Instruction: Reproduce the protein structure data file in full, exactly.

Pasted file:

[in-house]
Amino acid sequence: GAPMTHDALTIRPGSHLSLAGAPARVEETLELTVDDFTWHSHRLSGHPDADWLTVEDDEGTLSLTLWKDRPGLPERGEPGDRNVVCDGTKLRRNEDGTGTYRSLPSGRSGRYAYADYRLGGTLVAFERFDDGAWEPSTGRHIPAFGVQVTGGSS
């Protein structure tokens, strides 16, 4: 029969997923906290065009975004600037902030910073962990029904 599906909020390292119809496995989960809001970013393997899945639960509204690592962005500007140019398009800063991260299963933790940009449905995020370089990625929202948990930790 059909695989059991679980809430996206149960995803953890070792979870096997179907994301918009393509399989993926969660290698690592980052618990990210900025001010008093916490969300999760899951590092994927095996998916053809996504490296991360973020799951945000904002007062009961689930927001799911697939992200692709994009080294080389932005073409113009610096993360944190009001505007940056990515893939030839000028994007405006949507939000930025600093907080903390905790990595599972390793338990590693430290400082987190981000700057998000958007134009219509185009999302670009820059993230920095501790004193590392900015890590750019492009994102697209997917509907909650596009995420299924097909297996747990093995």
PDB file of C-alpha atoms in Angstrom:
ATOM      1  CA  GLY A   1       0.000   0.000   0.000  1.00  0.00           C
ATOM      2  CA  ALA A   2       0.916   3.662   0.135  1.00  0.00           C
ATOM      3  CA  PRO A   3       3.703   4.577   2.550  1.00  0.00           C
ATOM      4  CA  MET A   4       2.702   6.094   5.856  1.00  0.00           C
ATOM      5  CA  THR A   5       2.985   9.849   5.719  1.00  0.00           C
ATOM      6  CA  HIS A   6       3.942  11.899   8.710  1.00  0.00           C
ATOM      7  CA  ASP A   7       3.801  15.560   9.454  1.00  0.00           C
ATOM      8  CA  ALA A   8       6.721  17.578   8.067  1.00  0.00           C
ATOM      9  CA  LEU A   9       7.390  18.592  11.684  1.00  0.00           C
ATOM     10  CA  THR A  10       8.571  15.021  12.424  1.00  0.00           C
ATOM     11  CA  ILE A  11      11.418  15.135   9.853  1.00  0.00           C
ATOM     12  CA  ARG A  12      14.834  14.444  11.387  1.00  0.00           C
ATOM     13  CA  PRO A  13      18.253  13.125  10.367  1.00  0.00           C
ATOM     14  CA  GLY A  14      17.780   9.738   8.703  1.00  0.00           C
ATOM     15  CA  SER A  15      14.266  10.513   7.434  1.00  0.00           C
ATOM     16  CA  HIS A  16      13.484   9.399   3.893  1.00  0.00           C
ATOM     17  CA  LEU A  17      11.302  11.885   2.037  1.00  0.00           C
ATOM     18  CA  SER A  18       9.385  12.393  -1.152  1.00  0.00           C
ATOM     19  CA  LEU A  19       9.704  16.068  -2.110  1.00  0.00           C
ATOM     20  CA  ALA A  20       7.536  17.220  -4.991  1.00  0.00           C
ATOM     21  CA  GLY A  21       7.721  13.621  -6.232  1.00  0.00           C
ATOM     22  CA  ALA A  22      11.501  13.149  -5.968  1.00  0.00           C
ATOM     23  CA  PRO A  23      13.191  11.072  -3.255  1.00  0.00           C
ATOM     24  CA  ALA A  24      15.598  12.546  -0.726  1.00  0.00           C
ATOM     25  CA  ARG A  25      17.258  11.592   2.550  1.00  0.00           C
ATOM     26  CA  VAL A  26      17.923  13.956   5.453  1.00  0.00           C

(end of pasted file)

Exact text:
[in-house]
Amino acid sequence: GAPMTHDALTIRPGSHLSLAGAPARVEETLELTVDDFTWHSHRLSGHPDADWLTVEDDEGTLSLTLWKDRPGLPERGEPGDRNVVCDGTKLRRNEDGTGTYRSLPSGRSGRYAYADYRLGGTLVAFERFDDGAWEPSTGRHIPAFGVQVTGGSS
């Protein structure tokens, strides 16, 4: 029969997923906290065009975004600037902030910073962990029904 599906909020390292119809496995989960809001970013393997899945639960509204690592962005500007140019398009800063991260299963933790940009449905995020370089990625929202948990930790 059909695989059991679980809430996206149960995803953890070792979870096997179907994301918009393509399989993926969660290698690592980052618990990210900025001010008093916490969300999760899951590092994927095996998916053809996504490296991360973020799951945000904002007062009961689930927001799911697939992200692709994009080294080389932005073409113009610096993360944190009001505007940056990515893939030839000028994007405006949507939000930025600093907080903390905790990595599972390793338990590693430290400082987190981000700057998000958007134009219509185009999302670009820059993230920095501790004193590392900015890590750019492009994102697209997917509907909650596009995420299924097909297996747990093995």
PDB file of C-alpha atoms in Angstrom:
ATOM      1  CA  GLY A   1       0.000   0.000   0.000  1.00  0.00           C
ATOM      2  CA  ALA A   2       0.916   3.662   0.135  1.00  0.00           C
ATOM      3  CA  PRO A   3       3.703   4.577   2.550  1.00  0.00           C
ATOM      4  CA  MET A   4       2.702   6.094   5.856  1.00  0.00           C
ATOM      5  CA  THR A   5       2.985   9.849   5.719  1.00  0.00           C
ATOM      6  CA  HIS A   6       3.942  11.899   8.710  1.00  0.00           C
ATOM      7  CA  ASP A   7       3.801  15.560   9.454  1.00  0.00           C
ATOM      8  CA  ALA A   8       6.721  17.578   8.067  1.00  0.00           C
ATOM      9  CA  LEU A   9       7.390  18.592  11.684  1.00  0.00           C
ATOM     10  CA  THR A  10       8.571  15.021  12.424  1.00  0.00           C
ATOM     11  CA  ILE A  11      11.418  15.135   9.853  1.00  0.00           C
ATOM     12  CA  ARG A  12      14.834  14.444  11.387  1.00  0.00           C
ATOM     13  CA  PRO A  13      18.253  13.125  10.367  1.00  0.00           C
ATOM     14  CA  GLY A  14      17.780   9.738   8.703  1.00  0.00           C
ATOM     15  CA  SER A  15      14.266  10.513   7.434  1.00  0.00           C
ATOM     16  CA  HIS A  16      13.484   9.399   3.893  1.00  0.00           C
ATOM     17  CA  LEU A  17      11.302  11.885   2.037  1.00  0.00           C
ATOM     18  CA  SER A  18       9.385  12.393  -1.152  1.00  0.00           C
ATOM     19  CA  LEU A  19       9.704  16.068  -2.110  1.00  0.00           C
ATOM     20  CA  ALA A  20       7.536  17.220  -4.991  1.00  0.00           C
ATOM     21  CA  GLY A  21       7.721  13.621  -6.232  1.00  0.00           C
ATOM     22  CA  ALA A  22      11.501  13.149  -5.968  1.00  0.00           C
ATOM     23  CA  PRO A  23      13.191  11.072  -3.255  1.00  0.00           C
ATOM     24  CA  ALA A  24      15.598  12.546  -0.726  1.00  0.00           C
ATOM     25  CA  ARG A  25      17.258  11.592   2.550  1.00  0.00           C
ATOM     26  CA  VAL A  26      17.923  13.956   5.453  1.00  0.00           C